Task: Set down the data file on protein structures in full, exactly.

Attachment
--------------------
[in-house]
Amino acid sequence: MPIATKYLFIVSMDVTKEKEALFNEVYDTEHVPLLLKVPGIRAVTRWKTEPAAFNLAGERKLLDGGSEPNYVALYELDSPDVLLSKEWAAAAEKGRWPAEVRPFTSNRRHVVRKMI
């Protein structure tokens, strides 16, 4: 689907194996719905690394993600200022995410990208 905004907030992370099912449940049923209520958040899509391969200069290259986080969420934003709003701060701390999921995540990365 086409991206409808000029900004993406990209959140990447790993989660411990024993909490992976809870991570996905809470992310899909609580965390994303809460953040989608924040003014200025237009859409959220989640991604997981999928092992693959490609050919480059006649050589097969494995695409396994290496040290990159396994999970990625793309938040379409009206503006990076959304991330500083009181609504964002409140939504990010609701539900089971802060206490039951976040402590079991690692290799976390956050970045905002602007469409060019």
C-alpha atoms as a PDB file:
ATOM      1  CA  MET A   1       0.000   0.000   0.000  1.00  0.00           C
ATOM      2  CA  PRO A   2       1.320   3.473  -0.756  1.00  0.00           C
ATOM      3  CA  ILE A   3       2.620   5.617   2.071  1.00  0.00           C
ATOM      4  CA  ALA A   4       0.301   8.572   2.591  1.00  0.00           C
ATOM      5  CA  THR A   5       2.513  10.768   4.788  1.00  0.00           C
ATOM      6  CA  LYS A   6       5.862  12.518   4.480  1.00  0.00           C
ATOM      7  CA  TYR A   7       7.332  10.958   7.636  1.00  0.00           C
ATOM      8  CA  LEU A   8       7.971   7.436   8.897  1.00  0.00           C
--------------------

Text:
[in-house]
Amino acid sequence: MPIATKYLFIVSMDVTKEKEALFNEVYDTEHVPLLLKVPGIRAVTRWKTEPAAFNLAGERKLLDGGSEPNYVALYELDSPDVLLSKEWAAAAEKGRWPAEVRPFTSNRRHVVRKMI
């Protein structure tokens, strides 16, 4: 689907194996719905690394993600200022995410990208 905004907030992370099912449940049923209520958040899509391969200069290259986080969420934003709003701060701390999921995540990365 086409991206409808000029900004993406990209959140990447790993989660411990024993909490992976809870991570996905809470992310899909609580965390994303809460953040989608924040003014200025237009859409959220989640991604997981999928092992693959490609050919480059006649050589097969494995695409396994290496040290990159396994999970990625793309938040379409009206503006990076959304991330500083009181609504964002409140939504990010609701539900089971802060206490039951976040402590079991690692290799976390956050970045905002602007469409060019």
C-alpha atoms as a PDB file:
ATOM      1  CA  MET A   1       0.000   0.000   0.000  1.00  0.00           C
ATOM      2  CA  PRO A   2       1.320   3.473  -0.756  1.00  0.00           C
ATOM      3  CA  ILE A   3       2.620   5.617   2.071  1.00  0.00           C
ATOM      4  CA  ALA A   4       0.301   8.572   2.591  1.00  0.00           C
ATOM      5  CA  THR A   5       2.513  10.768   4.788  1.00  0.00           C
ATOM      6  CA  LYS A   6       5.862  12.518   4.480  1.00  0.00           C
ATOM      7  CA  TYR A   7       7.332  10.958   7.636  1.00  0.00           C
ATOM      8  CA  LEU A   8       7.971   7.436   8.897  1.00  0.00           C